Lucio Piccolo and Giuseppe Tomasi di Lampedusa
What do Lucio Piccolo and Giuseppe Tomasi di Lampedusa have in common?
If you spend your summer holidays in Capo d’Orlando, besides the beach you can admire an archaeaological site for example the thermal baths Bagnoli or learn about the strong religious devotion and the so-called “Monte della Madonna” with a sanctuary. But, visit Villa Piccolo too, with its late XIX century style, on a hill overlooking the Aeolian islands.
Baron Casimiro started the Foundation Famiglia Piccolo di Calanovella. Here you will appreciate the garden rich in Mediterranean plants as well as the museum, which was opened in 1978. It houses some objects of the family, pottery, paintings and above all letters written by the cousin Giuseppe Tomasi di Lampedusa.
Agata, Casimiro and Lucio Piccolo were all cousins of the writer, who is famous for his masterpiece The Leopard.
Barons Calanovella were relatives of the Filangeri family and Princes of Lampedusa. The mother of the three siblings Piccolo was Beatrice’s sister, who was the mother of Giuseppe Tomasi di Lampedusa. The Piccolo family moved from Palermo to Capo d’Orlando, whose ancient name was Agatirno, keeping in touch with the European cultural background.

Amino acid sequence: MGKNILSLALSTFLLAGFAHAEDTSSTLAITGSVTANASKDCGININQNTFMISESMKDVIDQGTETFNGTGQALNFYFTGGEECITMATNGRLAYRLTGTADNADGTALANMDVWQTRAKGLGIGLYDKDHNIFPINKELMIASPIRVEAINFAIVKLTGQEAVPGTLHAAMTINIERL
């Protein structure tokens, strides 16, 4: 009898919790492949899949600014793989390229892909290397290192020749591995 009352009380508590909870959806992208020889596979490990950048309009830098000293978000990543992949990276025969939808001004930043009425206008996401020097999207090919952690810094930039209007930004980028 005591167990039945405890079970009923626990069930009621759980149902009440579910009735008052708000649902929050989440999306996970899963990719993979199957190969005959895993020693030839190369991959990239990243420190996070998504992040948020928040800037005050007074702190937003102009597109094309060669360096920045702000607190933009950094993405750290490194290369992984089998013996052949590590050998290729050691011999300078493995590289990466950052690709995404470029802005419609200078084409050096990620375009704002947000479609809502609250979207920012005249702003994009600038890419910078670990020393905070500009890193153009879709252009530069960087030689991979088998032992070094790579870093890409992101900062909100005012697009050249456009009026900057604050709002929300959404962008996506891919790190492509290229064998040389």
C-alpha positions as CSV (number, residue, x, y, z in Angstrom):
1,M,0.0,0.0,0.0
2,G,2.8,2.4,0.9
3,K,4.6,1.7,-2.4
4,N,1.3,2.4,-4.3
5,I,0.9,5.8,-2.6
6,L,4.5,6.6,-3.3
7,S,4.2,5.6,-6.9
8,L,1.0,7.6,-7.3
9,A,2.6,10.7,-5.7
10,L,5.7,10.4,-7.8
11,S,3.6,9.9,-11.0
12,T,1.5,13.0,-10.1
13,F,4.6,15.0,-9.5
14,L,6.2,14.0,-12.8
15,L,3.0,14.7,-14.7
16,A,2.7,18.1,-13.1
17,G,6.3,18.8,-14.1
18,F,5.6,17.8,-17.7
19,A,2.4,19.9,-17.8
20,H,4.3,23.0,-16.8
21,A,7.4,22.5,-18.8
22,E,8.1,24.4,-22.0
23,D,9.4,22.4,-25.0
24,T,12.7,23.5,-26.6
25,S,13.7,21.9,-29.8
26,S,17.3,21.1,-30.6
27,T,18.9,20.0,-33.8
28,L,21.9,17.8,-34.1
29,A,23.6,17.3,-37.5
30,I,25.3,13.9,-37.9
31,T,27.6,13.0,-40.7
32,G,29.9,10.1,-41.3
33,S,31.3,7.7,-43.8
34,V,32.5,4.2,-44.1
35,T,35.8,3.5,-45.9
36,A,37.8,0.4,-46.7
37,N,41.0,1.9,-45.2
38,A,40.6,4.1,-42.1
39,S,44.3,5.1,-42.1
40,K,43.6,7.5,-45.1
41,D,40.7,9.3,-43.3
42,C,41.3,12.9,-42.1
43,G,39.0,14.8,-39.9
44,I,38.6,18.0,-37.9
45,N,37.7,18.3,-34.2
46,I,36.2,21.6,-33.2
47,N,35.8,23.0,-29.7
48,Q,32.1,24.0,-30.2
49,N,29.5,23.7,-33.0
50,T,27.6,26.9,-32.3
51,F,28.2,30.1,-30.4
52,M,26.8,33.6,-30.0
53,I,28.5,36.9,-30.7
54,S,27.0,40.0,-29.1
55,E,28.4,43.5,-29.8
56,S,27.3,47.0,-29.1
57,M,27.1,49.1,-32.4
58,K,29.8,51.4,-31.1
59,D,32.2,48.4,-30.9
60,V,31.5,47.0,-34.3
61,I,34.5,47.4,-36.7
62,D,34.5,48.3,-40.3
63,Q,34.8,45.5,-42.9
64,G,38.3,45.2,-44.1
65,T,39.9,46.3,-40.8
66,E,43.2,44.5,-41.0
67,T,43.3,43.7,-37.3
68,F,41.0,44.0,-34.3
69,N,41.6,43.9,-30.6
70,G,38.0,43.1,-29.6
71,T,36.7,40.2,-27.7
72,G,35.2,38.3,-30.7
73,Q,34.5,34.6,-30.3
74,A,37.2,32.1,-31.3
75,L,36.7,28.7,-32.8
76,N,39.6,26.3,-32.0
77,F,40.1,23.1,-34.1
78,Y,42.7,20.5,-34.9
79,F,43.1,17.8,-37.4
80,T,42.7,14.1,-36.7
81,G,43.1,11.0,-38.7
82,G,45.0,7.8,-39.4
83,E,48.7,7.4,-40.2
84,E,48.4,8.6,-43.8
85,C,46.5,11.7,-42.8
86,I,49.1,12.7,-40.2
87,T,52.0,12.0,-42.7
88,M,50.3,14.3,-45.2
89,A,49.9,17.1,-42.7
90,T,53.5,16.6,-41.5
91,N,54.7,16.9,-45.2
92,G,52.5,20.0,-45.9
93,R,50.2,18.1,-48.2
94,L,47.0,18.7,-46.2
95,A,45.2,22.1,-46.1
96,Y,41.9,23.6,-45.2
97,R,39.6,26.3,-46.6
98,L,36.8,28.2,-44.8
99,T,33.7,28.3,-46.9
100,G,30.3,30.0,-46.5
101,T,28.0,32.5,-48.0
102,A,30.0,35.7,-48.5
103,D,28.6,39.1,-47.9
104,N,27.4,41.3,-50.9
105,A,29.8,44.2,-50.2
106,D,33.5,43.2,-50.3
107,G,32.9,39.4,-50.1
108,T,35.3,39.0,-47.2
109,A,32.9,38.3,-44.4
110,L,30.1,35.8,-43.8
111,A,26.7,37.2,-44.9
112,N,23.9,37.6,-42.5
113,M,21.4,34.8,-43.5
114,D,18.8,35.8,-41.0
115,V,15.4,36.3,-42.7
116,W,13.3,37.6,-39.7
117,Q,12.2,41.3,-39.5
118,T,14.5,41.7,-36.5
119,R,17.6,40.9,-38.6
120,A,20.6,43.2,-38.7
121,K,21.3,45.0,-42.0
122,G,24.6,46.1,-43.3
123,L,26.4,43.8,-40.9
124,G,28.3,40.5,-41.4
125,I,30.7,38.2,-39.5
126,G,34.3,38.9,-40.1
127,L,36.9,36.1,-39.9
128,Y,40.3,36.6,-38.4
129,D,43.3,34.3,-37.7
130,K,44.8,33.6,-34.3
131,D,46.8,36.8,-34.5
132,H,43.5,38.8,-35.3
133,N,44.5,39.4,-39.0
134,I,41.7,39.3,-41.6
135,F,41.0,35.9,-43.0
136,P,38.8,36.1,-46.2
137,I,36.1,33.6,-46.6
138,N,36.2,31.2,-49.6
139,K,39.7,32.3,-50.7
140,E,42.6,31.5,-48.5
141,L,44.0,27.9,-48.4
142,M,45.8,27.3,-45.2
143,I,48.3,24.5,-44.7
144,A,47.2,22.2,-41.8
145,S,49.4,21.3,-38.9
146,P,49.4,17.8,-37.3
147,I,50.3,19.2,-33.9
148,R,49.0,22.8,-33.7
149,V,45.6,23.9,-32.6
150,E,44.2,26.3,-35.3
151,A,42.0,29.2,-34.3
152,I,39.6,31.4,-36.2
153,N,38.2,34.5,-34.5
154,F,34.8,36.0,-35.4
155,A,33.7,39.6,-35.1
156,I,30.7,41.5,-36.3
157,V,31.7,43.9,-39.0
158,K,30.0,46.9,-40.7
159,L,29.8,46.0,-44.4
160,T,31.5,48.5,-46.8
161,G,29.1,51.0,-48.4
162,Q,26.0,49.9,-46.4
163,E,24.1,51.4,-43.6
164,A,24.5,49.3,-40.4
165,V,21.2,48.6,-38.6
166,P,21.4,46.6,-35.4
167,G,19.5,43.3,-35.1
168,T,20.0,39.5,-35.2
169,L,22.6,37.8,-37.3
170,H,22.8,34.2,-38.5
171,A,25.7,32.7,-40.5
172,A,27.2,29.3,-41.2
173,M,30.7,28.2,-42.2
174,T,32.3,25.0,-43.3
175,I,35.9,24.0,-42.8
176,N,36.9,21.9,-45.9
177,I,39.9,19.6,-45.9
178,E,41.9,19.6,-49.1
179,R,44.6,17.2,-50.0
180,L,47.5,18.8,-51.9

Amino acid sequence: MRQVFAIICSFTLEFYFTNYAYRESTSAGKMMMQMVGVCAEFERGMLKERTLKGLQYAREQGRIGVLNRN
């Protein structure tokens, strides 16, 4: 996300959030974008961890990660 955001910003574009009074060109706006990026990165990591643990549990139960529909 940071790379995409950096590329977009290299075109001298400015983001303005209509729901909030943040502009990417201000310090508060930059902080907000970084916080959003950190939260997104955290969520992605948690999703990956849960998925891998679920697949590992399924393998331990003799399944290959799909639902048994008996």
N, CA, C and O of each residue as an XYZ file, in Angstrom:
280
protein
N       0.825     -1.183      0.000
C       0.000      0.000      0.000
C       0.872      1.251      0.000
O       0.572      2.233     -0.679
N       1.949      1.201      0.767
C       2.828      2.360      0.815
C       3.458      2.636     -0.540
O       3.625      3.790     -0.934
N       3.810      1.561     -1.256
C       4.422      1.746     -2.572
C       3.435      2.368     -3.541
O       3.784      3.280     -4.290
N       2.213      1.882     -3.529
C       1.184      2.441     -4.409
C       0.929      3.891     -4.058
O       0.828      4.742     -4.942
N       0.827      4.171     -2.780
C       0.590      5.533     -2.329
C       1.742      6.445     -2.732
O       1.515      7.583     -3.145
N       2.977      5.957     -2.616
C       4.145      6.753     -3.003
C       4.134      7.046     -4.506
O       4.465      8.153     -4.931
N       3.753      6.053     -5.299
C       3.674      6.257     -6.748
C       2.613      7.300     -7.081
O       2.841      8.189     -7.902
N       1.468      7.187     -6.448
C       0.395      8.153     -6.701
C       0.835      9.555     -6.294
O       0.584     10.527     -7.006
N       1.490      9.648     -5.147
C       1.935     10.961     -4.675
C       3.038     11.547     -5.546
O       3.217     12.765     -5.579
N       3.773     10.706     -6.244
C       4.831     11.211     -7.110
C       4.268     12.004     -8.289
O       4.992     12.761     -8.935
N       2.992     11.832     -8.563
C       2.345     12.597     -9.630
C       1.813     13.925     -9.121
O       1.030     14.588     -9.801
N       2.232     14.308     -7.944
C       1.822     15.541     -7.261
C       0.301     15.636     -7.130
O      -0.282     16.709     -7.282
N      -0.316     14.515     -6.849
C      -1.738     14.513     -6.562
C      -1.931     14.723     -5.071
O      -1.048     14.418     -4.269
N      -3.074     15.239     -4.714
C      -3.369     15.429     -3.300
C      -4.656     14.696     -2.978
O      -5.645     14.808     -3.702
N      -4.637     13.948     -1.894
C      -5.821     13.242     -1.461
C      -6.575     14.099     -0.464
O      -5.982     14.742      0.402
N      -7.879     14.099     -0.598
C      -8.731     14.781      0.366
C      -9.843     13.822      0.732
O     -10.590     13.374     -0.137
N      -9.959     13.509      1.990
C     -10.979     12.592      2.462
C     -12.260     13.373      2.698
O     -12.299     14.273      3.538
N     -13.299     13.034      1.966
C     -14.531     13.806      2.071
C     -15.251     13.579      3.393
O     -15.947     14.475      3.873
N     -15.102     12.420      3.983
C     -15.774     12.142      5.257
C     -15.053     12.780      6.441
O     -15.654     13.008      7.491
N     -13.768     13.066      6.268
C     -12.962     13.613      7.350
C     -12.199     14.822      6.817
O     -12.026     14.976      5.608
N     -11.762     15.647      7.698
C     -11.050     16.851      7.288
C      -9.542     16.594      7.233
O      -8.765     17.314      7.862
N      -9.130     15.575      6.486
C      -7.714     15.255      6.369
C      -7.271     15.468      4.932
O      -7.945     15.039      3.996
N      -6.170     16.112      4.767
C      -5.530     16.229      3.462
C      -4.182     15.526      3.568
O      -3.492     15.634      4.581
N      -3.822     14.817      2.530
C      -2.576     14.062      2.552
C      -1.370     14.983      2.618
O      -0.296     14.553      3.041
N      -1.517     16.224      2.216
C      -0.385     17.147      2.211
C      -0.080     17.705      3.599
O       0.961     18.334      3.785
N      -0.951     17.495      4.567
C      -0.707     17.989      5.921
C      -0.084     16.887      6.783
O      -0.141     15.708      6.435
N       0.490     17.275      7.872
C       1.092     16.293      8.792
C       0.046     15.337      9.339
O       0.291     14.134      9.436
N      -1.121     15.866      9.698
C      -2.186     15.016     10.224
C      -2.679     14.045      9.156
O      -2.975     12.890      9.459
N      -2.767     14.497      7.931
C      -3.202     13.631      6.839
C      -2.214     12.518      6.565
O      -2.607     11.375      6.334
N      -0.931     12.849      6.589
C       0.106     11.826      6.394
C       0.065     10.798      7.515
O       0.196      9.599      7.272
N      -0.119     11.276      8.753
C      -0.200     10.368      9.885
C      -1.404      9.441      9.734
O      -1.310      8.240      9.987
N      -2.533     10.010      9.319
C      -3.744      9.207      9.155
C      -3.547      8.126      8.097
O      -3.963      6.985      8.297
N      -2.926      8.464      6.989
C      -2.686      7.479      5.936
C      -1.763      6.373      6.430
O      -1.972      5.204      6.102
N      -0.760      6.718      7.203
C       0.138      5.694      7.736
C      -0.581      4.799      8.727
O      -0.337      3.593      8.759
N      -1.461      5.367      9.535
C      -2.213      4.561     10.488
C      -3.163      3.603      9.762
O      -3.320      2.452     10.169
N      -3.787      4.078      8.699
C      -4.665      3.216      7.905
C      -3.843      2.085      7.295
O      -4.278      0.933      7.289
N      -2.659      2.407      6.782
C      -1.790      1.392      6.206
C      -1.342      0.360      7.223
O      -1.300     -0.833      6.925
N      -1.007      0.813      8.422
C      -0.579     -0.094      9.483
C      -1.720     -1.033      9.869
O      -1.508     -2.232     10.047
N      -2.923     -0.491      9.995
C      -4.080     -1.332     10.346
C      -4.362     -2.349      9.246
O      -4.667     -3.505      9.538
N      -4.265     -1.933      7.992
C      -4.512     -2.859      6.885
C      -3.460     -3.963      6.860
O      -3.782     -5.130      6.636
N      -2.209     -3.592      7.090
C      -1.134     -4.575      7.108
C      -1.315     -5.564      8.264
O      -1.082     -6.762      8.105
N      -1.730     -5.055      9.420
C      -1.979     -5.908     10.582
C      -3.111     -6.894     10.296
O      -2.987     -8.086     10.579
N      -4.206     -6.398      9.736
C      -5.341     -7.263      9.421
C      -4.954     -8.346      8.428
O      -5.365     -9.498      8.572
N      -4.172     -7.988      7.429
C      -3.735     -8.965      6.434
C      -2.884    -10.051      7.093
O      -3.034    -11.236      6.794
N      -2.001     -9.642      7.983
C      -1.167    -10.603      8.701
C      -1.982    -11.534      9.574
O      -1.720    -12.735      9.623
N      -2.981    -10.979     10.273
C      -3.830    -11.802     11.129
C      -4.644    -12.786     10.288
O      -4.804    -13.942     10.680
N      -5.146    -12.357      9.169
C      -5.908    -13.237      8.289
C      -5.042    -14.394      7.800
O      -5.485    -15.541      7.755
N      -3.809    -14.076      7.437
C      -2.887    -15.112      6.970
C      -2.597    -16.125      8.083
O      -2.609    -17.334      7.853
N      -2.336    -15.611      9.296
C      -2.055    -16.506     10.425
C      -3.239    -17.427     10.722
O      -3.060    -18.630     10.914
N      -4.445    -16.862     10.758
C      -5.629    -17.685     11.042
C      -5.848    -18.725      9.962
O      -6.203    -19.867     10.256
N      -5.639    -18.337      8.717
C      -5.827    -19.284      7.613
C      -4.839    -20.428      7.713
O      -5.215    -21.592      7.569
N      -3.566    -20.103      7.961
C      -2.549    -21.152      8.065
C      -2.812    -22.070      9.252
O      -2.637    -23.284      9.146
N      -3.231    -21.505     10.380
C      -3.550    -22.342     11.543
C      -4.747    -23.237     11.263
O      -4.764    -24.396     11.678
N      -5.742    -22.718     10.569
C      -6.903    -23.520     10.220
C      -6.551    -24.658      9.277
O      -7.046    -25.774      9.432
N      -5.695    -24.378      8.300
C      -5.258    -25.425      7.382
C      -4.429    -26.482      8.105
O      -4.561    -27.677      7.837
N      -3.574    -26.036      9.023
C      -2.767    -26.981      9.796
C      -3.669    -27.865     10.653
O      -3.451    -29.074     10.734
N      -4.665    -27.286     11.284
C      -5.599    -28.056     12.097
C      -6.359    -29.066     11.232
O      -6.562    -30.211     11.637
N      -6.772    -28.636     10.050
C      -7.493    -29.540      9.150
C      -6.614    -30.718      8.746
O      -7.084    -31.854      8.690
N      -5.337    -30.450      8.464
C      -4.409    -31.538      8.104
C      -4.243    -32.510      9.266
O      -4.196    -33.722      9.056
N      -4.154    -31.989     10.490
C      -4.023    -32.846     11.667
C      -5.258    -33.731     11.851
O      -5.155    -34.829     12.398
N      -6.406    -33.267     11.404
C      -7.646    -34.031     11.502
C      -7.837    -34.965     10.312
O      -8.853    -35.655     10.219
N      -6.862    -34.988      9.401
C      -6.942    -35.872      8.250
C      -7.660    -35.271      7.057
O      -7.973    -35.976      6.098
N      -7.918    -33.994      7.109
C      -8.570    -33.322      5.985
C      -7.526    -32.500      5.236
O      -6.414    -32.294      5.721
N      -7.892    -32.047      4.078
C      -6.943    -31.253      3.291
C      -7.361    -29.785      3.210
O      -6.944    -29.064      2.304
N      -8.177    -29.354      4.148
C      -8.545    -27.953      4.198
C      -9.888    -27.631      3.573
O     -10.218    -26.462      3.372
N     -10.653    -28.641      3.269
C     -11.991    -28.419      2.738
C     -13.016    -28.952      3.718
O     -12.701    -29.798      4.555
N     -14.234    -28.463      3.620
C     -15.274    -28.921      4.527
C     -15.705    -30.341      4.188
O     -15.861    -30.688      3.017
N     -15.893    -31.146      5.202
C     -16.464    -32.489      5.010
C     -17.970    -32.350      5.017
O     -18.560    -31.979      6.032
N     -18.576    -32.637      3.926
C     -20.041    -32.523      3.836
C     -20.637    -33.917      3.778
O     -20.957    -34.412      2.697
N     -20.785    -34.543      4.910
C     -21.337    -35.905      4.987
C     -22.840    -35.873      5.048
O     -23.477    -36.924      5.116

During your visit to the museum you can observe:
- a botanical collection of Agata Giovanna;
- the fantasy world depicted in the watercolurs by Casimiro Piccolo;
- and the poems by Lucio Piccolo.
Da torri e balconi protesi
incontro alle brezze vedemmo
l’ultimo sguardo del sole
farsi cristallo marino
d’abissi…poi venne la notte
sfiorarono immense ali
di farfalle: senso dell’ombra.
Ma il raggio che sembrò perduto
nel turbinio della terra
accese di verde il profondo
di noi dove canta perenne
una favola, fu voce
che sentimmo nei giorni, fiori
di selve tremanti il mattino.
“Il raggio verde” L. Piccolo
The cousins Lucio and Tomasi
The writer Giuseppe Tomasi di Lampedusa often visited Villa Piccolo. In Capo d’Orlando he wrote some pages of The Leopard.
The affinity between Lucio Piccolo and his cousin was also intellectual. Through their letters they showed interest in the English literature. Lucio translated To a Nightingale by John Keats when he was 16 in 1917. And Tomasi wrote an essay about Keats. He enjoyed the literary innovation in Ulysses by Joyce and the Modernism in the first years of the XX century.